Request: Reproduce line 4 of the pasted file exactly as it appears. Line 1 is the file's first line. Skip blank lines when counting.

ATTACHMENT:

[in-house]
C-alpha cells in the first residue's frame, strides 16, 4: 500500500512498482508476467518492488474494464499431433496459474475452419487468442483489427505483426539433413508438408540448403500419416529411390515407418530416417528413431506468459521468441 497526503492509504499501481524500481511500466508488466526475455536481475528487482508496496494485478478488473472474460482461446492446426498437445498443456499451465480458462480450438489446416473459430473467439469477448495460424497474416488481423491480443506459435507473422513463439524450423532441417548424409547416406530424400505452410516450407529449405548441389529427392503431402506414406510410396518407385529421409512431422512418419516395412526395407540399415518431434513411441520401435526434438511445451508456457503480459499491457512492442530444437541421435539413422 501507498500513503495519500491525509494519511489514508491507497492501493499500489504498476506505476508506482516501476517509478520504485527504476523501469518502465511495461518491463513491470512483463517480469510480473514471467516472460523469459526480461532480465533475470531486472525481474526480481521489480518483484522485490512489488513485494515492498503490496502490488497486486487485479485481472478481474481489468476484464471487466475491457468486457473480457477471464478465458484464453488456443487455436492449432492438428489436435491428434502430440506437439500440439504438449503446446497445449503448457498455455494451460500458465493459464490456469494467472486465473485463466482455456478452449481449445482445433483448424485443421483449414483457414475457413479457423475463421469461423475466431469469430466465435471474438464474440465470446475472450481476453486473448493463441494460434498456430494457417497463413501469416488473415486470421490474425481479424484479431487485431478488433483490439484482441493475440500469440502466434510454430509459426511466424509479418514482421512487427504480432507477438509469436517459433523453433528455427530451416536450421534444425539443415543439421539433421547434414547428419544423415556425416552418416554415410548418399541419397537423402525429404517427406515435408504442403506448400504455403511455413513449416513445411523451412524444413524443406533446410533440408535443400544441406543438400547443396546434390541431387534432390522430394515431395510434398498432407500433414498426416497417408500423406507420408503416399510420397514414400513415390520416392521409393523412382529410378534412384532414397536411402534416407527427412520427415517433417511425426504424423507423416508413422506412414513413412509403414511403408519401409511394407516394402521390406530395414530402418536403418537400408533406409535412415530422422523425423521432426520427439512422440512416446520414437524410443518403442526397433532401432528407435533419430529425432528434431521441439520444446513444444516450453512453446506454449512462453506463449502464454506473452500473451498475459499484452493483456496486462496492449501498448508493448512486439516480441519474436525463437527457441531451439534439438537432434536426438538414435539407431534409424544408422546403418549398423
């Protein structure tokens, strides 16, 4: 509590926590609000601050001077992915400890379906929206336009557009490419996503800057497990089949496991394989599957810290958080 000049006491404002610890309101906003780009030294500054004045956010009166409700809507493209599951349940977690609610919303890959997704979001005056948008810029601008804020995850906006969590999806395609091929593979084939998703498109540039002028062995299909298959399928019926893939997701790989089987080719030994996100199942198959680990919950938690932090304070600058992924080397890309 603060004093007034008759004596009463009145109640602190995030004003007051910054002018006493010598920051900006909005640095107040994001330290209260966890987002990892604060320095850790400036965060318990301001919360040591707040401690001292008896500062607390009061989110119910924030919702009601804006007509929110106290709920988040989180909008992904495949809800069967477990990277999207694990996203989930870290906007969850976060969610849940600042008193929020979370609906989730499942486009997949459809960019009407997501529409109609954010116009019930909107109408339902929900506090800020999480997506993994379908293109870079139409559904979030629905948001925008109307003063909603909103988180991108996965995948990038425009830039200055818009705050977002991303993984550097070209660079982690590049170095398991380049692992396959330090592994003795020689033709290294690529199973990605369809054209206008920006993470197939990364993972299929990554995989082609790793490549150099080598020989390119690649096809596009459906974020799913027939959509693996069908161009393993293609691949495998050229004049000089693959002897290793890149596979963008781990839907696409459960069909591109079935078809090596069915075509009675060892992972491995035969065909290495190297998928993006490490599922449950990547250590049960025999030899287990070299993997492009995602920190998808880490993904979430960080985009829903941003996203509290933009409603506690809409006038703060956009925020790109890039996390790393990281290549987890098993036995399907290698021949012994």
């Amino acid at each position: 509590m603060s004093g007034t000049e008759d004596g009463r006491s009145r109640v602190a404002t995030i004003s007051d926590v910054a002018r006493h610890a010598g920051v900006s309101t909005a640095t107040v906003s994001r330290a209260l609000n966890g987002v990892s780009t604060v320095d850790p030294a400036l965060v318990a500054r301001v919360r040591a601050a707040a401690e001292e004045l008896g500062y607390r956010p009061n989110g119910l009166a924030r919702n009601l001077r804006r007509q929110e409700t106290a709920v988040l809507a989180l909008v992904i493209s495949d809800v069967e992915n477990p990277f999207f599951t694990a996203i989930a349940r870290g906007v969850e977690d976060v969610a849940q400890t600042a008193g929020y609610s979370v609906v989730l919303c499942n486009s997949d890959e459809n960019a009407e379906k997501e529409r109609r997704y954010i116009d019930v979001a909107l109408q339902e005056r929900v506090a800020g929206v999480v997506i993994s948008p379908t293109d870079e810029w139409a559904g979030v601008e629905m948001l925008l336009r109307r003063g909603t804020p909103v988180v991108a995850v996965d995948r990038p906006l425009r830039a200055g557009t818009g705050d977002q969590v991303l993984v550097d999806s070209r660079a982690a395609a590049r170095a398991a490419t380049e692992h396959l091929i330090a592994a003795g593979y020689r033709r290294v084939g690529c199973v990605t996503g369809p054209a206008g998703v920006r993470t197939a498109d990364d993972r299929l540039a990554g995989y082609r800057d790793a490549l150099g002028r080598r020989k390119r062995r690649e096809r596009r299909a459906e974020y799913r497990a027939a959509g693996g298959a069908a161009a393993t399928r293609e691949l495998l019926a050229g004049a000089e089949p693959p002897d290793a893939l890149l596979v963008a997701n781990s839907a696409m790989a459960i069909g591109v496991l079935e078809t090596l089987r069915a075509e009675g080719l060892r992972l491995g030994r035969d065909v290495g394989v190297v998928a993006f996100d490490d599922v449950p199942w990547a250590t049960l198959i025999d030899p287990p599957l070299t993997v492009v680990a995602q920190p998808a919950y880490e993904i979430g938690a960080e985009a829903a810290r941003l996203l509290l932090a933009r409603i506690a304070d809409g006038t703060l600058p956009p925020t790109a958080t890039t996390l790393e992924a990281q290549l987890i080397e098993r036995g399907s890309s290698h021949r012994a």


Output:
């Amino acid at each position: 509590m603060s004093g007034t000049e008759d004596g009463r006491s009145r109640v602190a404002t995030i004003s007051d926590v910054a002018r006493h610890a010598g920051v900006s309101t909005a640095t107040v906003s994001r330290a209260l609000n966890g987002v990892s780009t604060v320095d850790p030294a400036l965060v318990a500054r301001v919360r040591a601050a707040a401690e001292e004045l008896g500062y607390r956010p009061n989110g119910l009166a924030r919702n009601l001077r804006r007509q929110e409700t106290a709920v988040l809507a989180l909008v992904i493209s495949d809800v069967e992915n477990p990277f999207f599951t694990a996203i989930a349940r870290g906007v969850e977690d976060v969610a849940q400890t600042a008193g929020y609610s979370v609906v989730l919303c499942n486009s997949d890959e459809n960019a009407e379906k997501e529409r109609r997704y954010i116009d019930v979001a909107l109408q339902e005056r929900v506090a800020g929206v999480v997506i993994s948008p379908t293109d870079e810029w139409a559904g979030v601008e629905m948001l925008l336009r109307r003063g909603t804020p909103v988180v991108a995850v996965d995948r990038p906006l425009r830039a200055g557009t818009g705050d977002q969590v991303l993984v550097d999806s070209r660079a982690a395609a590049r170095a398991a490419t380049e692992h396959l091929i330090a592994a003795g593979y020689r033709r290294v084939g690529c199973v990605t996503g369809p054209a206008g998703v920006r993470t197939a498109d990364d993972r299929l540039a990554g995989y082609r800057d790793a490549l150099g002028r080598r020989k390119r062995r690649e096809r596009r299909a459906e974020y799913r497990a027939a959509g693996g298959a069908a161009a393993t399928r293609e691949l495998l019926a050229g004049a000089e089949p693959p002897d290793a893939l890149l596979v963008a997701n781990s839907a696409m790989a459960i069909g591109v496991l079935e078809t090596l089987r069915a075509e009675g080719l060892r992972l491995g030994r035969d065909v290495g394989v190297v998928a993006f996100d490490d599922v449950p199942w990547a250590t049960l198959i025999d030899p287990p599957l070299t993997v492009v680990a995602q920190p998808a919950y880490e993904i979430g938690a960080e985009a829903a810290r941003l996203l509290l932090a933009r409603i506690a304070d809409g006038t703060l600058p956009p925020t790109a958080t890039t996390l790393e992924a990281q290549l987890i080397e098993r036995g399907s890309s290698h021949r012994a």